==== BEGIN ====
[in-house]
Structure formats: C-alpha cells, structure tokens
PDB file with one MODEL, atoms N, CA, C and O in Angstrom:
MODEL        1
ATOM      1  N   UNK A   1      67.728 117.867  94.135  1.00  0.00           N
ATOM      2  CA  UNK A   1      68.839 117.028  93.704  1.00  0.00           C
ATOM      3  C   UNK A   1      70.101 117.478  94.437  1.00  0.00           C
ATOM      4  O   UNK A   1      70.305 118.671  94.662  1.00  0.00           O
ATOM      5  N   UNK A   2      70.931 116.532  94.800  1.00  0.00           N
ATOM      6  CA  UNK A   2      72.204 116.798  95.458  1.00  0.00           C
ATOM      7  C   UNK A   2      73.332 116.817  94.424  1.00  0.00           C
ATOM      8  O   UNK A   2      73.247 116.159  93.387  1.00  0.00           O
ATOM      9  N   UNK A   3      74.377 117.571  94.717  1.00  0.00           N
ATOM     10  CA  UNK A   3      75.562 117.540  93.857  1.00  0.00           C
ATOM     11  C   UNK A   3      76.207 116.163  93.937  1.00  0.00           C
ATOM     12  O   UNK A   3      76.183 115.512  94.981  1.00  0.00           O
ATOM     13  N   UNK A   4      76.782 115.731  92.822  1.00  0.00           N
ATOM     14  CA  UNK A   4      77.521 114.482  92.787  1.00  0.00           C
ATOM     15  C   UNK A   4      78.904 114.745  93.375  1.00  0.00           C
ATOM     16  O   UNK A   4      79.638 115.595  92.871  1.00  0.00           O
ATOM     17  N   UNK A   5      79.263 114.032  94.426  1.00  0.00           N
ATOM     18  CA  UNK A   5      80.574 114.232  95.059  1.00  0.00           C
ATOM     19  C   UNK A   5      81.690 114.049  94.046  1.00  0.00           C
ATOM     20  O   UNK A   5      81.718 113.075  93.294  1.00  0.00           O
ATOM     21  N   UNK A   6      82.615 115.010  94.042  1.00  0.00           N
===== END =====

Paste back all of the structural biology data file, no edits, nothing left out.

[in-house]
Structure formats: C-alpha cells, structure tokens
PDB file with one MODEL, atoms N, CA, C and O in Angstrom:
MODEL        1
ATOM      1  N   UNK A   1      67.728 117.867  94.135  1.00  0.00           N
ATOM      2  CA  UNK A   1      68.839 117.028  93.704  1.00  0.00           C
ATOM      3  C   UNK A   1      70.101 117.478  94.437  1.00  0.00           C
ATOM      4  O   UNK A   1      70.305 118.671  94.662  1.00  0.00           O
ATOM      5  N   UNK A   2      70.931 116.532  94.800  1.00  0.00           N
ATOM      6  CA  UNK A   2      72.204 116.798  95.458  1.00  0.00           C
ATOM      7  C   UNK A   2      73.332 116.817  94.424  1.00  0.00           C
ATOM      8  O   UNK A   2      73.247 116.159  93.387  1.00  0.00           O
ATOM      9  N   UNK A   3      74.377 117.571  94.717  1.00  0.00           N
ATOM     10  CA  UNK A   3      75.562 117.540  93.857  1.00  0.00           C
ATOM     11  C   UNK A   3      76.207 116.163  93.937  1.00  0.00           C
ATOM     12  O   UNK A   3      76.183 115.512  94.981  1.00  0.00           O
ATOM     13  N   UNK A   4      76.782 115.731  92.822  1.00  0.00           N
ATOM     14  CA  UNK A   4      77.521 114.482  92.787  1.00  0.00           C
ATOM     15  C   UNK A   4      78.904 114.745  93.375  1.00  0.00           C
ATOM     16  O   UNK A   4      79.638 115.595  92.871  1.00  0.00           O
ATOM     17  N   UNK A   5      79.263 114.032  94.426  1.00  0.00           N
ATOM     18  CA  UNK A   5      80.574 114.232  95.059  1.00  0.00           C
ATOM     19  C   UNK A   5      81.690 114.049  94.046  1.00  0.00           C
ATOM     20  O   UNK A   5      81.718 113.075  93.294  1.00  0.00           O
ATOM     21  N   UNK A   6      82.615 115.010  94.042  1.00  0.00           N